home Features A new wheel on an old cycle | Gavin Lynch-Frahill

A new wheel on an old cycle | Gavin Lynch-Frahill

Gavin Lynch-Frahill examines the recently announced changes to the Junior Cert cycle in secondary school.

     On Thursday October 4th an event occurred that made us all a bit older. Most of our parents speak of when they did their Inter-Cert and we thought they were old;  when we speak to our children of our Junior Cert we too will be speaking of a past soon to be gone. Minister for Education and Skills Ruairí Quinn TD announced to the National Council for Curriculum and Assessment for the implementation for the new framework for Junior Cycle Education and no more Junior Certificate. What does it entail?

     Firstly, the amount of subjects is reduced and supplemented with short courses, where two short courses will have the same weighting as one subject. The subjects changed to short courses are: Social, Personal and Health Education, Physical Education and Civic, Social and Political Education. These short courses will have no traditional exams and be assessed in school by the teachers. The other main subjects will all be examined where the written paper only makes up approximately 60% of the marks; the rest will be awarded from coursework in school. There have been many concerns raised about having teachers assessing their own students in the interest of fairness to both student and teachers. Everyone can remember a teacher they didn’t get on with and now this teacher could significantly affect your results.

     An interesting addition to the Junior Cycle is the Priority Learning Units (PLUs). These are designed to aid students with learning disabilities in five key areas: Communicating and Literacy, Numeracy, Personal Care, Living in a Community and Preparing for Work. The Department of Education and Skills is using this to help aid the ever increasing numbers of students that are disenfranchised by the current narrow examination based course. The option of short courses and PLUs is described by the Minister as bridging the gap between high and low performing schools by giving the school autonomy in selecting the courses best suited to their students.

     The short course option of Coding and Programming and compulsory Science testing is as the Minister puts it ‘in response to growing industry demand’. Although most students of sciences will agree with this change, we must cast our glass as far back as 2002, where the construction industry was advising that construction studies become a compulsory element in schooling as it was the major growth industry. Where is that industry now? We should be sceptical at education being driven by economics as we can very easily treat our students as economic entities rather than individuals and industry can be changed far quicker than an education system.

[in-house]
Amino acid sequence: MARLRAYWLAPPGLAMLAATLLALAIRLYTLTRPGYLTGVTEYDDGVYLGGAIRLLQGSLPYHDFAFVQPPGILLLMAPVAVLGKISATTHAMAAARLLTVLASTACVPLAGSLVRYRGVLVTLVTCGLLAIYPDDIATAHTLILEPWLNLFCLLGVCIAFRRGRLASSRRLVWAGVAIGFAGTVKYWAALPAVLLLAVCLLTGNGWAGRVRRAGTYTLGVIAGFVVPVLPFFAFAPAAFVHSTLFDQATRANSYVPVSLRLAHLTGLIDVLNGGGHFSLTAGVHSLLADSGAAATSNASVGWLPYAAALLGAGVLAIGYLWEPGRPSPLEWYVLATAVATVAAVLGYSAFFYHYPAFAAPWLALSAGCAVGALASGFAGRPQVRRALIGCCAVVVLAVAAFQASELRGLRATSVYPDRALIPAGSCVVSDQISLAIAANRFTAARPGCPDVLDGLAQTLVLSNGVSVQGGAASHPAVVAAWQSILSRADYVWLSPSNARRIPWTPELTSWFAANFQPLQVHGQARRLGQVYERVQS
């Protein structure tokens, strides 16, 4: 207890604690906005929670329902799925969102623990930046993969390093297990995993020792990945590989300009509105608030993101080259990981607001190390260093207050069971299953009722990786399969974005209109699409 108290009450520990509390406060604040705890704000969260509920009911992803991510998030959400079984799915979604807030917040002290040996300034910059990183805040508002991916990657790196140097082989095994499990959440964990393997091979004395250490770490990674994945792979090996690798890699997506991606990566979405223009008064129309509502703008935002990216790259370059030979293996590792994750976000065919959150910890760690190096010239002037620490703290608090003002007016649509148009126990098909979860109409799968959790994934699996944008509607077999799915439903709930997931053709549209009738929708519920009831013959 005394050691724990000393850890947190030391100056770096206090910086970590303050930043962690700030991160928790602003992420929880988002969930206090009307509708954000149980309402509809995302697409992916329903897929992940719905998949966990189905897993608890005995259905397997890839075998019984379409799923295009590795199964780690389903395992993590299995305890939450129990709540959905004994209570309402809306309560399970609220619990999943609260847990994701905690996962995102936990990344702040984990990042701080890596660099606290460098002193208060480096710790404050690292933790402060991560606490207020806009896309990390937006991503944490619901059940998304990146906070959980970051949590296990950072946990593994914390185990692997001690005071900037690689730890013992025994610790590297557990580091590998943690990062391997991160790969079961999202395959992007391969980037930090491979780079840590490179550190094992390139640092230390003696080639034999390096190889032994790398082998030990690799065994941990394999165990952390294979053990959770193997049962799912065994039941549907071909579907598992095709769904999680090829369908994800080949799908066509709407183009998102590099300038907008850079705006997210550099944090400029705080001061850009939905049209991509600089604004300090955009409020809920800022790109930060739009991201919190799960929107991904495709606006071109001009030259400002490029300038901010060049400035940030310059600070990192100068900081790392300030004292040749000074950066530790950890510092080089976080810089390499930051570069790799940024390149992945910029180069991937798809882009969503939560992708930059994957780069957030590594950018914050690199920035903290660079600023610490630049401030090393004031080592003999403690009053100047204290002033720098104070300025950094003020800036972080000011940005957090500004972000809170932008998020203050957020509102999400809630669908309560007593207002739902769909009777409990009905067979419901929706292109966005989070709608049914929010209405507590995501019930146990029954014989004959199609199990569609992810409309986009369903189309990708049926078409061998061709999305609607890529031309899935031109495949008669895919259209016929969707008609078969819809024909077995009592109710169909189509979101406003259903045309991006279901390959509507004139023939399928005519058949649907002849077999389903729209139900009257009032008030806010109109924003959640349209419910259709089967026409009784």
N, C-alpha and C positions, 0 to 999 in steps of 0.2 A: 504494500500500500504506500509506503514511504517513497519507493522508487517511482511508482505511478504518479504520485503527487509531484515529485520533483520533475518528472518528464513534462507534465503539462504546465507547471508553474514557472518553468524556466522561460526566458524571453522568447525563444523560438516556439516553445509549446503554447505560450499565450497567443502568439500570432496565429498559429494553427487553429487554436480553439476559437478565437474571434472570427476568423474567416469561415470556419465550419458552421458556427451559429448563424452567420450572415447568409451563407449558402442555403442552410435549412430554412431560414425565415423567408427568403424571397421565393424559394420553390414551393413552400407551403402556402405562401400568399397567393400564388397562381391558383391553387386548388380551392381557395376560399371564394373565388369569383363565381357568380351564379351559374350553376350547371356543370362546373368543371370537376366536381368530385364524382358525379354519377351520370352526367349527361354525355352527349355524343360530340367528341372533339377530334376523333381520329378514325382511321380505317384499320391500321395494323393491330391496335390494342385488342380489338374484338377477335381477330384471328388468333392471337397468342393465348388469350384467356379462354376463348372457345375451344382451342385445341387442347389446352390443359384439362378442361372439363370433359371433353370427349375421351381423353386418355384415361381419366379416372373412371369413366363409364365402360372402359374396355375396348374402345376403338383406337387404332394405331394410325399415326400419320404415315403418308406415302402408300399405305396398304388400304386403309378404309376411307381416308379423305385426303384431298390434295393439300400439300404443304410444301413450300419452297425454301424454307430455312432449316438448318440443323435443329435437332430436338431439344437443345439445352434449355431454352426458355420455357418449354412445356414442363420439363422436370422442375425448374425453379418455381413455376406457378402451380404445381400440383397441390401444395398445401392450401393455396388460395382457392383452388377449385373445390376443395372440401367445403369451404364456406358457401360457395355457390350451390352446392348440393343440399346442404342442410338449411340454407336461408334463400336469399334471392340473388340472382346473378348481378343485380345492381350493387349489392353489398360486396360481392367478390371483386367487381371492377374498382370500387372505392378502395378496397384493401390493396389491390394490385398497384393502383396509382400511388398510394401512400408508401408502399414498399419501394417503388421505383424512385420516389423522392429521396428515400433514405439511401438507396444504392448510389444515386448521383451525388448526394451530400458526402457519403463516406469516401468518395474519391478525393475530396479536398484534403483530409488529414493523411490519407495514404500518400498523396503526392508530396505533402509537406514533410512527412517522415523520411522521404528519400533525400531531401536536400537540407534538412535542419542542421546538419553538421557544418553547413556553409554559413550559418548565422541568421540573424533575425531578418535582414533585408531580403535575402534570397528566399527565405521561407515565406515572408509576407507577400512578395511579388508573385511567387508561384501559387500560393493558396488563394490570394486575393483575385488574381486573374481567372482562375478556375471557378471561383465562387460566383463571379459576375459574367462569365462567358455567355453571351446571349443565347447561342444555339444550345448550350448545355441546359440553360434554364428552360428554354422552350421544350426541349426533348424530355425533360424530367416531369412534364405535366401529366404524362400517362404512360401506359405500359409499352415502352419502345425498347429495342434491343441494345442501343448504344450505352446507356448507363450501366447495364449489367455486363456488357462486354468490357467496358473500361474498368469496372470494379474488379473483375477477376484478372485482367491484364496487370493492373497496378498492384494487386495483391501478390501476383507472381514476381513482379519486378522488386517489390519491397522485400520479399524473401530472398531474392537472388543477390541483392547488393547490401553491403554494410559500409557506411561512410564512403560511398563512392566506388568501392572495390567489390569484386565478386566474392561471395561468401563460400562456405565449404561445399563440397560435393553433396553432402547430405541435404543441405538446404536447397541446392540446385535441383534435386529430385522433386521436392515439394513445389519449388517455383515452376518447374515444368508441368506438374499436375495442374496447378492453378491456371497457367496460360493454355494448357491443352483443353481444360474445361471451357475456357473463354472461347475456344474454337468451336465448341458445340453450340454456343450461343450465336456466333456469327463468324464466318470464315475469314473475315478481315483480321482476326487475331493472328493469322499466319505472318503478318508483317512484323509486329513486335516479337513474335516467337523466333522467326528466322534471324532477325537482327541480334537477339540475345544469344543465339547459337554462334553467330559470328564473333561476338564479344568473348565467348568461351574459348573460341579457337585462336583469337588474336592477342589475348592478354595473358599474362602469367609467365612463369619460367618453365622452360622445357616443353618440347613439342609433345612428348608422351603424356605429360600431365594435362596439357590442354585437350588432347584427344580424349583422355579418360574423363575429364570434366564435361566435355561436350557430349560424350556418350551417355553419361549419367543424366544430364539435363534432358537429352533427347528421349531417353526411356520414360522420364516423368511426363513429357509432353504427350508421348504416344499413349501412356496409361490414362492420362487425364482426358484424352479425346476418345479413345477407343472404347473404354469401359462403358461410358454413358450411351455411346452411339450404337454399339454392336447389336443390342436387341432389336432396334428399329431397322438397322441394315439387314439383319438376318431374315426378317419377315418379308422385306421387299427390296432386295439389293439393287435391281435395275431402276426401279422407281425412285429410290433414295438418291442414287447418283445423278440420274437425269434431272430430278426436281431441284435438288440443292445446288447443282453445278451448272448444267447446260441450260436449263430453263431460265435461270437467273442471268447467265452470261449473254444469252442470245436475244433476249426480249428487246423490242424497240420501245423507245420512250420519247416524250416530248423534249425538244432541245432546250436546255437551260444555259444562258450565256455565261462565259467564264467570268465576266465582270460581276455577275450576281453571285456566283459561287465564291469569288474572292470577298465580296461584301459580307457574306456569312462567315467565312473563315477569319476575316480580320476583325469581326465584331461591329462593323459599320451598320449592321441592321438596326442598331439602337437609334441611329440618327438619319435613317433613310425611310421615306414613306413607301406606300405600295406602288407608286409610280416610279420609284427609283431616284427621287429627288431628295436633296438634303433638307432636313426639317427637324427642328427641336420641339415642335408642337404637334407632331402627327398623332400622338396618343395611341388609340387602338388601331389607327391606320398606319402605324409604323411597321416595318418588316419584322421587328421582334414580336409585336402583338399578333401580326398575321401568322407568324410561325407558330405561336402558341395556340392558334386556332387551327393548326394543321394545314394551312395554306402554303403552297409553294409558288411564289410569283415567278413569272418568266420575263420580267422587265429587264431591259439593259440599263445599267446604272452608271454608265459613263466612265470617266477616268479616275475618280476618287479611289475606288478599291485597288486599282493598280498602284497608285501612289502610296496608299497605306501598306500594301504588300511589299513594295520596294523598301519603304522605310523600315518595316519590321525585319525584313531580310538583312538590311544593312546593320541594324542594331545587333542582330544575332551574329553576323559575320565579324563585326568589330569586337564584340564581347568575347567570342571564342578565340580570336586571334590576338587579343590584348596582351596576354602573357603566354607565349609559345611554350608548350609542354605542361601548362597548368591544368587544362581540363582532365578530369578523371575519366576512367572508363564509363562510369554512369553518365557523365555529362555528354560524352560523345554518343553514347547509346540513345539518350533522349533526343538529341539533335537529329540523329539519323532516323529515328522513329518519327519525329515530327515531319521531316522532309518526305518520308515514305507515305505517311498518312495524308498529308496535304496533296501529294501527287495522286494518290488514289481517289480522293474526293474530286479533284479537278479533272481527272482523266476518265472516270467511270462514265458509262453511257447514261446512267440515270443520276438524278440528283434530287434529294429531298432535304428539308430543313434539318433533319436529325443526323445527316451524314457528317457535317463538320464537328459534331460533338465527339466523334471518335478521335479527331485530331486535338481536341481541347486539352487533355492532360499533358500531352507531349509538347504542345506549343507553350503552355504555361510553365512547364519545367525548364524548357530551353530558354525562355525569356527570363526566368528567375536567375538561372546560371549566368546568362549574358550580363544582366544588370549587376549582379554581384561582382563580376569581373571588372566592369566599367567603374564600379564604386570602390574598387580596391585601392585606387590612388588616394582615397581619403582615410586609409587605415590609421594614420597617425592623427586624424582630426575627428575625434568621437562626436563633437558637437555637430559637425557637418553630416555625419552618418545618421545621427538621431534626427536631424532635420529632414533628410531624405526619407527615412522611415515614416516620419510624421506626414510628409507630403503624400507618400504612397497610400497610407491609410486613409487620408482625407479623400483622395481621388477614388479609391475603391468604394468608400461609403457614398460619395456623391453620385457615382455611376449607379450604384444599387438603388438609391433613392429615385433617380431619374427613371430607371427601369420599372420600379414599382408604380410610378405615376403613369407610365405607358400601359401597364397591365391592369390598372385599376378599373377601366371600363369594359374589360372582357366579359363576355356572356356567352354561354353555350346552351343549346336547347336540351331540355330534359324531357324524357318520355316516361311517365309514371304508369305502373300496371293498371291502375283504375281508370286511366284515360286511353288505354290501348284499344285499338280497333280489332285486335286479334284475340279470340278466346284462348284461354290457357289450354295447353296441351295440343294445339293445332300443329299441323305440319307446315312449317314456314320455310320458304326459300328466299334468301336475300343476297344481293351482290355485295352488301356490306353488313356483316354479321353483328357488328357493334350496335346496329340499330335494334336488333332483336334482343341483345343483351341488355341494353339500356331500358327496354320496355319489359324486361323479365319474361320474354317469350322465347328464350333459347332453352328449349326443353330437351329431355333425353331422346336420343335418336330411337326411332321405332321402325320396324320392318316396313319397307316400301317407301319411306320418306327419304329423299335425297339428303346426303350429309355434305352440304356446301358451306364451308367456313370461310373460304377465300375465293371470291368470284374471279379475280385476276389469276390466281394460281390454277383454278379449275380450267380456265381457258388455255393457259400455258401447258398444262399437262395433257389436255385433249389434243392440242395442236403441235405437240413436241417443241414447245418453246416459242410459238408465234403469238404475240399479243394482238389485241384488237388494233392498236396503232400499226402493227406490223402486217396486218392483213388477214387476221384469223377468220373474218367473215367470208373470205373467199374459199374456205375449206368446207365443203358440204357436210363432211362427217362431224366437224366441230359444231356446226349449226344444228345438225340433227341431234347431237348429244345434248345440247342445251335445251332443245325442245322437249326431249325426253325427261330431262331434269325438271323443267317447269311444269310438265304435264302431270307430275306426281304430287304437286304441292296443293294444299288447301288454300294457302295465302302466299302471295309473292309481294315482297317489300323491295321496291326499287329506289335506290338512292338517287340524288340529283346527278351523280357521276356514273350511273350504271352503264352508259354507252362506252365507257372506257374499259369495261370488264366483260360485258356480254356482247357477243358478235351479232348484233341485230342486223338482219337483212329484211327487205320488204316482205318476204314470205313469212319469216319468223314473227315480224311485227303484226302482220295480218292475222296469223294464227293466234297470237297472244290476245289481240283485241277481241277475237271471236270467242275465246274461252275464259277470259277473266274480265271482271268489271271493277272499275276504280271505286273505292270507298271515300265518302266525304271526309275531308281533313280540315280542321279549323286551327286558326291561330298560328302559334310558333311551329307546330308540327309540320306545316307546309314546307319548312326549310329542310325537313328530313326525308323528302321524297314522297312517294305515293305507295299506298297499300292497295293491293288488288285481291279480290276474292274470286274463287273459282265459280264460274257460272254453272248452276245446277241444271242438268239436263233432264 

A key element of the reforms is the reduction of the narrow based exams which the ESRI has commented as being one of the key factors for third year students becoming very negative in their outlook for education. The widening of the exam base and more marks given by project and practical work can be seen as a positive step forward for the education system, but it also has drawbacks. The less significance given to the Junior Cycle Exams could be seen as widening the already large gap between the Junior and Senior Cycles. The only way to combat this is to reform the Senior Cycle and to try to bridge the two curricula, a link that is non-existent between any of the four current curricula in practice from Early Childcare to Senior Cycle.

     The response to the announced changes has been argumentative. Both teachers unions the Association of Secondary Teachers Ireland and the Teachers Union of Ireland have come out against the changes stating that in-house assessment will significantly undermine the impartiality of grades and criticized the Minister in the way that the changes were announced. In contrast, IBEC and the American Chamber of Commerce have strongly endorsed the changes.

     Minister Quinn, popularly known as ‘Quinnochio’ for the lies he told the Union of Students in Ireland pre-election, has stated that this change is not a political move or a cost cutting measure. Initially it looks like that there will be no cuts evident in it but the fact remains that reducing the amount of subjects taken reduces the amount of teachers needed in schools and limits the variety of the Junior Cycle education forcing students to pick their career paths much earlier in life. We as a people should welcome the change which was so badly needed, but should always be wary when a politician with no teaching background makes a decision that is welcomed by economists and challenged by teachers.